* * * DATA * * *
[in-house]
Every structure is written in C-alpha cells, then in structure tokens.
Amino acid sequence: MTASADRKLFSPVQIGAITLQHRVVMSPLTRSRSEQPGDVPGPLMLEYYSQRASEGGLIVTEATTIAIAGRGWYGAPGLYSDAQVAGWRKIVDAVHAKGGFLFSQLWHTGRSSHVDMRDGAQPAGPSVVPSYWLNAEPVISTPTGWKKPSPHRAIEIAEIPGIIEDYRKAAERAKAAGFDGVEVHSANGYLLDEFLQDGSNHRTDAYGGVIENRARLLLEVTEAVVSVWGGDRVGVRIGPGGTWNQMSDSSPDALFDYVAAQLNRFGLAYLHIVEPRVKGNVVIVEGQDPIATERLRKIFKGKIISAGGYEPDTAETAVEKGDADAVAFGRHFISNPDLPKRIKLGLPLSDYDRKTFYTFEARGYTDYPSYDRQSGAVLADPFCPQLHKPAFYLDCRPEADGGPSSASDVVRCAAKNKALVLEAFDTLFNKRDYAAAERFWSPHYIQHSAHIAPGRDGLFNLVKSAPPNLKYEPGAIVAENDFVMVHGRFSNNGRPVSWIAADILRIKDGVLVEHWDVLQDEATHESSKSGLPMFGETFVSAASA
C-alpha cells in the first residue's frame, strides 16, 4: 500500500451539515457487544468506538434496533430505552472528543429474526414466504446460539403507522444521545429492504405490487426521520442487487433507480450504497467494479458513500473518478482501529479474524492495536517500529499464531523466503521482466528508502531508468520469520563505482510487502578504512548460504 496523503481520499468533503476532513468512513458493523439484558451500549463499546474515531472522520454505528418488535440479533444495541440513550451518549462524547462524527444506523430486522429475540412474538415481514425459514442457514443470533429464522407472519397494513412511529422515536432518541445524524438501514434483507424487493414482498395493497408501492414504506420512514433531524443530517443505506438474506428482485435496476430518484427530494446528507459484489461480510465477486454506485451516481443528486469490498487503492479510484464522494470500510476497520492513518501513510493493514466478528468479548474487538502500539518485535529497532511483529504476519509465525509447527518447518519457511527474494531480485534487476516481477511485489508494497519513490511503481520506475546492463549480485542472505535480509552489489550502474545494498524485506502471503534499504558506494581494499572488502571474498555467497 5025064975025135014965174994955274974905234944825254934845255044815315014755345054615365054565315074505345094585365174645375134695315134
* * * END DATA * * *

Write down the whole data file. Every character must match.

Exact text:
[in-house]
Every structure is written in C-alpha cells, then in structure tokens.
Amino acid sequence: MTASADRKLFSPVQIGAITLQHRVVMSPLTRSRSEQPGDVPGPLMLEYYSQRASEGGLIVTEATTIAIAGRGWYGAPGLYSDAQVAGWRKIVDAVHAKGGFLFSQLWHTGRSSHVDMRDGAQPAGPSVVPSYWLNAEPVISTPTGWKKPSPHRAIEIAEIPGIIEDYRKAAERAKAAGFDGVEVHSANGYLLDEFLQDGSNHRTDAYGGVIENRARLLLEVTEAVVSVWGGDRVGVRIGPGGTWNQMSDSSPDALFDYVAAQLNRFGLAYLHIVEPRVKGNVVIVEGQDPIATERLRKIFKGKIISAGGYEPDTAETAVEKGDADAVAFGRHFISNPDLPKRIKLGLPLSDYDRKTFYTFEARGYTDYPSYDRQSGAVLADPFCPQLHKPAFYLDCRPEADGGPSSASDVVRCAAKNKALVLEAFDTLFNKRDYAAAERFWSPHYIQHSAHIAPGRDGLFNLVKSAPPNLKYEPGAIVAENDFVMVHGRFSNNGRPVSWIAADILRIKDGVLVEHWDVLQDEATHESSKSGLPMFGETFVSAASA
C-alpha cells in the first residue's frame, strides 16, 4: 500500500451539515457487544468506538434496533430505552472528543429474526414466504446460539403507522444521545429492504405490487426521520442487487433507480450504497467494479458513500473518478482501529479474524492495536517500529499464531523466503521482466528508502531508468520469520563505482510487502578504512548460504 496523503481520499468533503476532513468512513458493523439484558451500549463499546474515531472522520454505528418488535440479533444495541440513550451518549462524547462524527444506523430486522429475540412474538415481514425459514442457514443470533429464522407472519397494513412511529422515536432518541445524524438501514434483507424487493414482498395493497408501492414504506420512514433531524443530517443505506438474506428482485435496476430518484427530494446528507459484489461480510465477486454506485451516481443528486469490498487503492479510484464522494470500510476497520492513518501513510493493514466478528468479548474487538502500539518485535529497532511483529504476519509465525509447527518447518519457511527474494531480485534487476516481477511485489508494497519513490511503481520506475546492463549480485542472505535480509552489489550502474545494498524485506502471503534499504558506494581494499572488502571474498555467497 5025064975025135014965174994955274974905234944825254934845255044815315014755345054615365054565315074505345094585365174645375134695315134